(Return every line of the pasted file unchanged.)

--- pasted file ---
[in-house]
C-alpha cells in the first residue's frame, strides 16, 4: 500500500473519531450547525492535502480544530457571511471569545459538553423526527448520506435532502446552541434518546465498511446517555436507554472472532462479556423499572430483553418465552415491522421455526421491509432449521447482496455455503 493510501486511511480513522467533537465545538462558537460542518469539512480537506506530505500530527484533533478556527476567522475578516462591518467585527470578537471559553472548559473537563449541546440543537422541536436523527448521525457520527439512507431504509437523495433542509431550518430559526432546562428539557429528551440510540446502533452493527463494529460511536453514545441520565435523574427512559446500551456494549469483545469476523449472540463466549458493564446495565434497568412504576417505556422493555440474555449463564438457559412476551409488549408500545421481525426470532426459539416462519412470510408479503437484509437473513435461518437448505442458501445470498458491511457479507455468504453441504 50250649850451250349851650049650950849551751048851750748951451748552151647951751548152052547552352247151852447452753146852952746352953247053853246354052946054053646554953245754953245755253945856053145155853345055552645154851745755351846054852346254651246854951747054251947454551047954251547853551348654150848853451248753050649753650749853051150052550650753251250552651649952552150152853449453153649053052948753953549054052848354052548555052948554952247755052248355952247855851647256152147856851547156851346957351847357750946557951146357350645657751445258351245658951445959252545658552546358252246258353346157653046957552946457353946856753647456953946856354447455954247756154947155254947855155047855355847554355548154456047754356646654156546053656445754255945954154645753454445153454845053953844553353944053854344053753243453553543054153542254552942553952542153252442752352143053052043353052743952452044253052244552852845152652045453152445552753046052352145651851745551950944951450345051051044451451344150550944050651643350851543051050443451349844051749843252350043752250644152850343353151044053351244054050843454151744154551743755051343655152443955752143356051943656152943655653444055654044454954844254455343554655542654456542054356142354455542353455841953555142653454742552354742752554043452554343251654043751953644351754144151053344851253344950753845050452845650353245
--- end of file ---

[in-house]
C-alpha cells in the first residue's frame, strides 16, 4: 500500500473519531450547525492535502480544530457571511471569545459538553423526527448520506435532502446552541434518546465498511446517555436507554472472532462479556423499572430483553418465552415491522421455526421491509432449521447482496455455503 493510501486511511480513522467533537465545538462558537460542518469539512480537506506530505500530527484533533478556527476567522475578516462591518467585527470578537471559553472548559473537563449541546440543537422541536436523527448521525457520527439512507431504509437523495433542509431550518430559526432546562428539557429528551440510540446502533452493527463494529460511536453514545441520565435523574427512559446500551456494549469483545469476523449472540463466549458493564446495565434497568412504576417505556422493555440474555449463564438457559412476551409488549408500545421481525426470532426459539416462519412470510408479503437484509437473513435461518437448505442458501445470498458491511457479507455468504453441504 50250649850451250349851650049650950849551751048851750748951451748552151647951751548152052547552352247151852447452753146852952746352953247053853246354052946054053646554953245754953245755253945856053145155853345055552645154851745755351846054852346254651246854951747054251947454551047954251547853551348654150848853451248753050649753650749853051150052550650753251250552651649952552150152853449453153649053052948753953549054052848354052548555052948554952247755052248355952247855851647256152147856851547156851346957351847357750946557951146357350645657751445258351245658951445959252545658552546358252246258353346157653046957552946457353946856753647456953946856354447455954247756154947155254947855155047855355847554355548154456047754356646654156546053656445754255945954154645753454445153454845053953844553353944053854344053753243453553543054153542254552942553952542153252442752352143053052043353052743952452044253052244552852845152652045453152445552753046052352145651851745551950944951450345051051044451451344150550944050651643350851543051050443451349844051749843252350043752250644152850343353151044053351244054050843454151744154551743755051343655152443955752143356051943656152943655653444055654044454954844254455343554655542654456542054356142354455542353455841953555142653454742552354742752554043452554343251654043751953644351754144151053344851253344950753845050452845650353245